How does one weigh a walking turkey? And how can traffic lights be taught to work together? Mathematicians from the Netherlands and abroad will spend a week at WICC to tackle these and other challenges.
The questions on the turkeys and traffic lights are two of the six practical challenges that around sixty mathematicians, including ten from Wageningen, will focus on. They will do this within the context of the 21st edition of the work week Mathematics With Industry. Wageninger mathematicians of Biometris are hosting the event. To be more specific: mathematics professor Jaap Molenaar is one of the godfathers of this mathematics party in the Netherlands.
The roots of the event lie in 1968 Oxford, Molenaar explains. To improve the mouldy image of mathematica, the event was presented in a way to show the practical uses of mathematics. ‘Together with several other people, we brought the event to the Netherlands in 1998. Wageningen hosted the event for the first time in 2009. And now, ten years later, it does so again. This will be my last edition, as I will be retiring this year.’
On Monday, representatives of the participating companies elaborated on their problems at the WICC. These challenges sometimes have regional traits. One such challenge was put out by the concrete giant Bruil from Ede, who wants to know which geometric structures can and cannot be built using a 3D printer. Maritime research centre Marin also put the mathematicians to work.
One typical Wageningen subject is the turkey challenge posed by Hendrix Genetics, world’s largest turkey breeder. Measuring plates are used to study turkeys walking in order to meticulously determine the forces exerted by turkey legs on the plates. From this pile of data, Hendrix wants to be able to determine the weight of the turkeys. Basically, an alternative for scales.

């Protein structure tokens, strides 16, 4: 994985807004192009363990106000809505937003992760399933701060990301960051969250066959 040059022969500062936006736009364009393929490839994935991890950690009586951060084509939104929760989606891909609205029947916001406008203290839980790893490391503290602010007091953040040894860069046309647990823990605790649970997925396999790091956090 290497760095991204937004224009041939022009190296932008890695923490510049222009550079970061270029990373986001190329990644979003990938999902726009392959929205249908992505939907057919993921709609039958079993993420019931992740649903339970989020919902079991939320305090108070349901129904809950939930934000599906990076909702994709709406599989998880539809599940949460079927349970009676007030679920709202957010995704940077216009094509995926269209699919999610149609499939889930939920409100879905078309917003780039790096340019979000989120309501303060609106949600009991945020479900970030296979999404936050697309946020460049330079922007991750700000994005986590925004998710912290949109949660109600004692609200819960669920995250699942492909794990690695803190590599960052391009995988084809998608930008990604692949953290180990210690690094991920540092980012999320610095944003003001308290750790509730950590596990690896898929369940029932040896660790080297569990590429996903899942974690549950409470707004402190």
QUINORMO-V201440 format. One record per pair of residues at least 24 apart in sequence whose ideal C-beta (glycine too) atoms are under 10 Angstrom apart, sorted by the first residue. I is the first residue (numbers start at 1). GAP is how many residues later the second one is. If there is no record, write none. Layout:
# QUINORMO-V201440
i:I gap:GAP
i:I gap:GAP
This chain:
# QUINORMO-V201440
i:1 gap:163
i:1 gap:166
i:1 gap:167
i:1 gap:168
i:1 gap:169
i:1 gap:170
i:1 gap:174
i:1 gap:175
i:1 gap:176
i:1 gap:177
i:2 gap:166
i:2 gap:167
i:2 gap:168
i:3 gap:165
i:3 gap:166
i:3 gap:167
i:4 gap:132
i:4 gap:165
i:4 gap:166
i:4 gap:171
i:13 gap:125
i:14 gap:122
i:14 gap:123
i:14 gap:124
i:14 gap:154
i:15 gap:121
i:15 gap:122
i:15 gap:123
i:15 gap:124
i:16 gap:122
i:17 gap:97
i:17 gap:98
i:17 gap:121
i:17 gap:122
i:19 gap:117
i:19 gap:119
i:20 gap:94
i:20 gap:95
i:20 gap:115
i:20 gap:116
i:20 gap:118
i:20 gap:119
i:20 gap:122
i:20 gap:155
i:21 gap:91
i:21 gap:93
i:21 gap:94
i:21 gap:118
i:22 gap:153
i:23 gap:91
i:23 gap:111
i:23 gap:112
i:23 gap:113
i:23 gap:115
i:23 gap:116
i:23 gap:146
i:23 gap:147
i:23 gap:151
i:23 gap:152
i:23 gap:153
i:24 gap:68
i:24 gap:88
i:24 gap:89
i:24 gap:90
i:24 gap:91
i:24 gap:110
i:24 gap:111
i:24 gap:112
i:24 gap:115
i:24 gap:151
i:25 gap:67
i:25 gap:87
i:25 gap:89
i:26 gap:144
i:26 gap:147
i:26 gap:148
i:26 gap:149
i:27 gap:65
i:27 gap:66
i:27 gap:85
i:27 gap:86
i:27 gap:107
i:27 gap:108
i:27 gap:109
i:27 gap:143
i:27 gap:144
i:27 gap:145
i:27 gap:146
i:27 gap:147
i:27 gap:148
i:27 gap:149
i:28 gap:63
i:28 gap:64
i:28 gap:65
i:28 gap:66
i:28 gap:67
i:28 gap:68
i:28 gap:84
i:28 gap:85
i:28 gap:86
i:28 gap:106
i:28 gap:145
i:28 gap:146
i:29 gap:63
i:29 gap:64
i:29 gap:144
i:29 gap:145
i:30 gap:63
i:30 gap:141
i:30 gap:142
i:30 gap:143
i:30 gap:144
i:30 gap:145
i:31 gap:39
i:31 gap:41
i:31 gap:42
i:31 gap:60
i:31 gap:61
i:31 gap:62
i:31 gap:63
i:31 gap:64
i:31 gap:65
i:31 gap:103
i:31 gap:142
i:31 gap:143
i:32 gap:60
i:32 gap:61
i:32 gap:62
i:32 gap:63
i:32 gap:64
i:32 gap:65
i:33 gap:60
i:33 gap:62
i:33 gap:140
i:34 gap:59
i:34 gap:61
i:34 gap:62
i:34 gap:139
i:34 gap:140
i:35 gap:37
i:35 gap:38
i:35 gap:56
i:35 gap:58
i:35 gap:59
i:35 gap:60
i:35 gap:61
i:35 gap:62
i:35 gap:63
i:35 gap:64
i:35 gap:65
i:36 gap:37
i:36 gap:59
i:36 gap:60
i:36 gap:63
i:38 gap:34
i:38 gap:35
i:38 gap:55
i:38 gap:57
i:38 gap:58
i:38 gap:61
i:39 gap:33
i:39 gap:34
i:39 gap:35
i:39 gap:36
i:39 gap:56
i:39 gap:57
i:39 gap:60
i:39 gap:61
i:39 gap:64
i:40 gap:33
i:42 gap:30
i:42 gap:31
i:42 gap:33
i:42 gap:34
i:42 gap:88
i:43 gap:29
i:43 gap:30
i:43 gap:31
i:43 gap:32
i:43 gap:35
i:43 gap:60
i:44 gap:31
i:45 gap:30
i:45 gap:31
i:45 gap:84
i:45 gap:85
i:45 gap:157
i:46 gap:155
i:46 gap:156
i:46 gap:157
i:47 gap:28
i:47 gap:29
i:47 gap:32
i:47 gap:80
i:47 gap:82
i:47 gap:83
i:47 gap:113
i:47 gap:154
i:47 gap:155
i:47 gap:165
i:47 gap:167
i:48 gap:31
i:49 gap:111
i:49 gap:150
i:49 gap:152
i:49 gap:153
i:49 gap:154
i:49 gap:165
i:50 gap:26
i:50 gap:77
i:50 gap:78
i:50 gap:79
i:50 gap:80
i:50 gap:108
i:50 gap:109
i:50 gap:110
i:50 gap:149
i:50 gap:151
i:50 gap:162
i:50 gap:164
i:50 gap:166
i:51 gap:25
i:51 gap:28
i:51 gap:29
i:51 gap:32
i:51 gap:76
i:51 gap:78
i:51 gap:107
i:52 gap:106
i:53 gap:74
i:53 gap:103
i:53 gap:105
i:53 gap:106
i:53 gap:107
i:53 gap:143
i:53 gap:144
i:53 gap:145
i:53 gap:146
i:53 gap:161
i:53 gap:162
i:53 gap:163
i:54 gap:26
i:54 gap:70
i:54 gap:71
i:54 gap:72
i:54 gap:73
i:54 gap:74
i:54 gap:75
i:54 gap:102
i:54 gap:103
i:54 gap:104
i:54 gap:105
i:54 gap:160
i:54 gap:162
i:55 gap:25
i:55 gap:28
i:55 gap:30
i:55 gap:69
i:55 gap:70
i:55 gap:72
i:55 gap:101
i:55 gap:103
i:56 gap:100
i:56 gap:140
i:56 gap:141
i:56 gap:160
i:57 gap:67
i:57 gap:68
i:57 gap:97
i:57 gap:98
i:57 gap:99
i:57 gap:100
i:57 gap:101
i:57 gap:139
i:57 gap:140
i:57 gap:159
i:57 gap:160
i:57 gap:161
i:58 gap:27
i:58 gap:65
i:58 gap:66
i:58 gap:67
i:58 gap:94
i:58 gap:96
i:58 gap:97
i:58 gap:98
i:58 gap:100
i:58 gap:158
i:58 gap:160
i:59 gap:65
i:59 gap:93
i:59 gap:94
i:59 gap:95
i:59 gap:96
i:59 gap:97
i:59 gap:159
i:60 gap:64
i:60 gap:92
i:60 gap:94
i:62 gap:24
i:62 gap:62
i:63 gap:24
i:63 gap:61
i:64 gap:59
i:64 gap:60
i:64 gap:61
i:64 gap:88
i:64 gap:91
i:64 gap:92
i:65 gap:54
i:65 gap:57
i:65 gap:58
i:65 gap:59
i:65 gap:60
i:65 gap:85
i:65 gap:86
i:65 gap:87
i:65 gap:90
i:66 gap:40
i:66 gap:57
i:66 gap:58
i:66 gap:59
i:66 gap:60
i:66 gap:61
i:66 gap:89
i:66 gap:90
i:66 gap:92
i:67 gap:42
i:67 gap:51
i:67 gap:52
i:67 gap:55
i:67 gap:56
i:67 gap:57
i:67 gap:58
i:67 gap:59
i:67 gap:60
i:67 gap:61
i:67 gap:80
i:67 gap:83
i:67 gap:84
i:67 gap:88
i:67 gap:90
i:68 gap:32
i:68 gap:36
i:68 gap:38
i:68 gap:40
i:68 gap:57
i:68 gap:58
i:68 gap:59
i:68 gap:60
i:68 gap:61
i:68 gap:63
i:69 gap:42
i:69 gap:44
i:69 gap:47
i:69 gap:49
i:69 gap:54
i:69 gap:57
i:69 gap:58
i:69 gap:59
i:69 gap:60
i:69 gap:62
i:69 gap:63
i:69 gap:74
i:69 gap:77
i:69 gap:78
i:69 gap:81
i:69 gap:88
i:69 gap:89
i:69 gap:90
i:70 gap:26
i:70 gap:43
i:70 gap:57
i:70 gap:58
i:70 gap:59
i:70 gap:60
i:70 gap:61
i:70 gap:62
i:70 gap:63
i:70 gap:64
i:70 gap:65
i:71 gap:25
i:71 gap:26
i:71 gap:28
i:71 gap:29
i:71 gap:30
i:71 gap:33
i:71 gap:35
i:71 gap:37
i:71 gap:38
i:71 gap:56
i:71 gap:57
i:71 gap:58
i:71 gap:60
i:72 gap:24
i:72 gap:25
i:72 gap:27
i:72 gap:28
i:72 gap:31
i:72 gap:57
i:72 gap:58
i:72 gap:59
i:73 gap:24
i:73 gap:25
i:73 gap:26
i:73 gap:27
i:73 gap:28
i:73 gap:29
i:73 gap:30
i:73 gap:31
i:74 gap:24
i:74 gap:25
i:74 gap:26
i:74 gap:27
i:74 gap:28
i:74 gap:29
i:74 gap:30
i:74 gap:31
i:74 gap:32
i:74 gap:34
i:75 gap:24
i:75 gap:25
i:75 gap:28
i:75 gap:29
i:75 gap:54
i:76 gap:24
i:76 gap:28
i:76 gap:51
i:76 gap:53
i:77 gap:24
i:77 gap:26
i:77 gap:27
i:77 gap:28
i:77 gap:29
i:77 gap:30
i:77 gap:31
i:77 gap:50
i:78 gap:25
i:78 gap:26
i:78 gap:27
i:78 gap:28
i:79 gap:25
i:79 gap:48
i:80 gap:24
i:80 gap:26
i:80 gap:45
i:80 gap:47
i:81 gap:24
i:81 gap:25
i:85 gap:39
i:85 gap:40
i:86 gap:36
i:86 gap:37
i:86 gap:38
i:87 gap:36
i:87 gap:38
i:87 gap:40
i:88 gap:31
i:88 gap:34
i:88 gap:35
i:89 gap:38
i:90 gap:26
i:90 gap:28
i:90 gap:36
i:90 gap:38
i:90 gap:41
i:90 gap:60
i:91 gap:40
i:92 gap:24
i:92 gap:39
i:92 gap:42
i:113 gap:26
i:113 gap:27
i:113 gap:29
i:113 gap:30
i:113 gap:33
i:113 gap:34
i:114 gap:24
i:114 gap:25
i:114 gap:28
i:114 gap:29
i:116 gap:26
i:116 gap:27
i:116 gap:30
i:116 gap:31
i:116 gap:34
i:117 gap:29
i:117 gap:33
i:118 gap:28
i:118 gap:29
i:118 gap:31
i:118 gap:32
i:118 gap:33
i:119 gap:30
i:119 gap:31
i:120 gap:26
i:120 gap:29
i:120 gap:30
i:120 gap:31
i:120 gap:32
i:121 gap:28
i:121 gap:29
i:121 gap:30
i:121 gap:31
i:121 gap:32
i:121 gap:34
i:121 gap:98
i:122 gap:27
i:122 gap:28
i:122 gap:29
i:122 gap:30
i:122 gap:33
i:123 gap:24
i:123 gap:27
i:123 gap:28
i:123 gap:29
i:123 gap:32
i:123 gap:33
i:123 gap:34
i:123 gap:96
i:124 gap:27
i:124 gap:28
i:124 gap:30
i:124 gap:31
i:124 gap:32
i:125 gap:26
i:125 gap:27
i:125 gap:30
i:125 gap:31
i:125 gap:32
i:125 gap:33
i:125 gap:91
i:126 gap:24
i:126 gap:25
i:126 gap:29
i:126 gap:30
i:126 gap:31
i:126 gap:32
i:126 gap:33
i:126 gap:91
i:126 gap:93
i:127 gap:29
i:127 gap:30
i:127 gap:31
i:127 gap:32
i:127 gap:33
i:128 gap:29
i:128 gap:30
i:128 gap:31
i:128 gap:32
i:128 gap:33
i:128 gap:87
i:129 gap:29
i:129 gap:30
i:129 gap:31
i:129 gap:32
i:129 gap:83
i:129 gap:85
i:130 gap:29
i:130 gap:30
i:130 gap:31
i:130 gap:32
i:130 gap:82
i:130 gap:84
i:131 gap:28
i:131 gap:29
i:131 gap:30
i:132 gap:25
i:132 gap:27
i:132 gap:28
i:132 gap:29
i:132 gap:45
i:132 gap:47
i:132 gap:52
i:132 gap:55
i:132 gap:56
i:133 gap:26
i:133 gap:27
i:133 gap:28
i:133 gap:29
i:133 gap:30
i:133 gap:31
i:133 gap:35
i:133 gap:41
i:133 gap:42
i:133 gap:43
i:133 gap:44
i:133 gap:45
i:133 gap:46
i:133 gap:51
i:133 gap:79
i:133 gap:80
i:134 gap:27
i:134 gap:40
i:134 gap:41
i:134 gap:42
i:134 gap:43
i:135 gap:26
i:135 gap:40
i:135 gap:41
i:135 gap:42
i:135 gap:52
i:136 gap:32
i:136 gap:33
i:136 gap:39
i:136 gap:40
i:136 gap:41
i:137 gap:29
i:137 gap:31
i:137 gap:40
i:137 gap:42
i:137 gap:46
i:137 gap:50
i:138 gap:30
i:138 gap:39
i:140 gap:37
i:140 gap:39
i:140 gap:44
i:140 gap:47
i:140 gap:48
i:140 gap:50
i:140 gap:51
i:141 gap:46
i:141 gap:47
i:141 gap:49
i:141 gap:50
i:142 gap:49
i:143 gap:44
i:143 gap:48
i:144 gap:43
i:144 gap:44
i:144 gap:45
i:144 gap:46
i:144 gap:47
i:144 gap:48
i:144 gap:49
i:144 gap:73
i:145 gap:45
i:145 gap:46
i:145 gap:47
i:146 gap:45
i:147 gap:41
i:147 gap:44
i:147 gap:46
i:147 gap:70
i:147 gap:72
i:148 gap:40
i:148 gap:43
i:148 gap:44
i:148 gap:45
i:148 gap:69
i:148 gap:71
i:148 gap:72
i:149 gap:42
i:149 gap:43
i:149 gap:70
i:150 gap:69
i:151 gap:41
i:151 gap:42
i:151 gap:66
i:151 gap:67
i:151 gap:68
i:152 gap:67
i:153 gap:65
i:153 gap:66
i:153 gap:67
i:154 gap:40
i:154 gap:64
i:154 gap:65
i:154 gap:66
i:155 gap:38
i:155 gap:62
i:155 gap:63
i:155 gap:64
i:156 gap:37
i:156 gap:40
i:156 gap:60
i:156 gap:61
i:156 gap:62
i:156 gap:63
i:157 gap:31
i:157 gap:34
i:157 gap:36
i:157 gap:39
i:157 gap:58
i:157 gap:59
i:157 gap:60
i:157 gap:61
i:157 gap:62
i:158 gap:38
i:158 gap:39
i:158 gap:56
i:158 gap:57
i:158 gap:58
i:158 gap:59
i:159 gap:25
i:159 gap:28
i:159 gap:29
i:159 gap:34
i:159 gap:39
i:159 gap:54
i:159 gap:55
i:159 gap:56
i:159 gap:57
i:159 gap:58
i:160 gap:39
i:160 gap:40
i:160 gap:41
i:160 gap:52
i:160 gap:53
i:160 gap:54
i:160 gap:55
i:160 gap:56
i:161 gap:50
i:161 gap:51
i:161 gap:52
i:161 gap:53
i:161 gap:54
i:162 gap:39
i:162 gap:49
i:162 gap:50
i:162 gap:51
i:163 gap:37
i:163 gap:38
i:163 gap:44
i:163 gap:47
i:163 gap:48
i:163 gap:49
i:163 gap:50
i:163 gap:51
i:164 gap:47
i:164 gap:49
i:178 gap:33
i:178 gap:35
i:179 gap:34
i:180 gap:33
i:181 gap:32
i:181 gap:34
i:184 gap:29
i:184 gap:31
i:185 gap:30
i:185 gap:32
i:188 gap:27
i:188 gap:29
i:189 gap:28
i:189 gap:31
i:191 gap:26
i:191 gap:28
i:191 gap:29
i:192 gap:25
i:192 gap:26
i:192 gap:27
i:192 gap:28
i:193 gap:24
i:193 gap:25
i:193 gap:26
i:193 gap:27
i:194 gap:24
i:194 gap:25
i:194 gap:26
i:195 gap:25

Weighing a turkey is not that difficult; all you have to do is put a turkey on a scale. But this is time-consuming and heavy work, Bram Visser explains. ‘A turkey easily weighs 20 to 25 kilos.’ Hendrix would have a huge interest in an indirect and fully automated system that does this for them. Visser brought the walking data of 200 turkeys to the event. Now it’s up to the mathematicians to come up with an algorithm that is able to extract an exact weight from these data.
Not very Wageningen-coloured but certainly intriguing is the challenge posed by engineering firm Sweco. This company is developing traffic lights that work with more than just the data from the sensor right in front of them. Their system called SmartTraffic adjusts the lights based on the traffic approaching instead of just the traffic that is already at the lights. To do this, they use various data from satellites, traffic sensors and mobile signals.
The system already works for single traffic lights and helps save around 40 percent of time relative to non-smart traffic lights. But what would happen if we were to connect these smart traffic lights into a larger network? How should they collaborate to improve the flow of the total traffic by at least 40 percent? A week of maths in Wageningen might just lift a tip of the veil.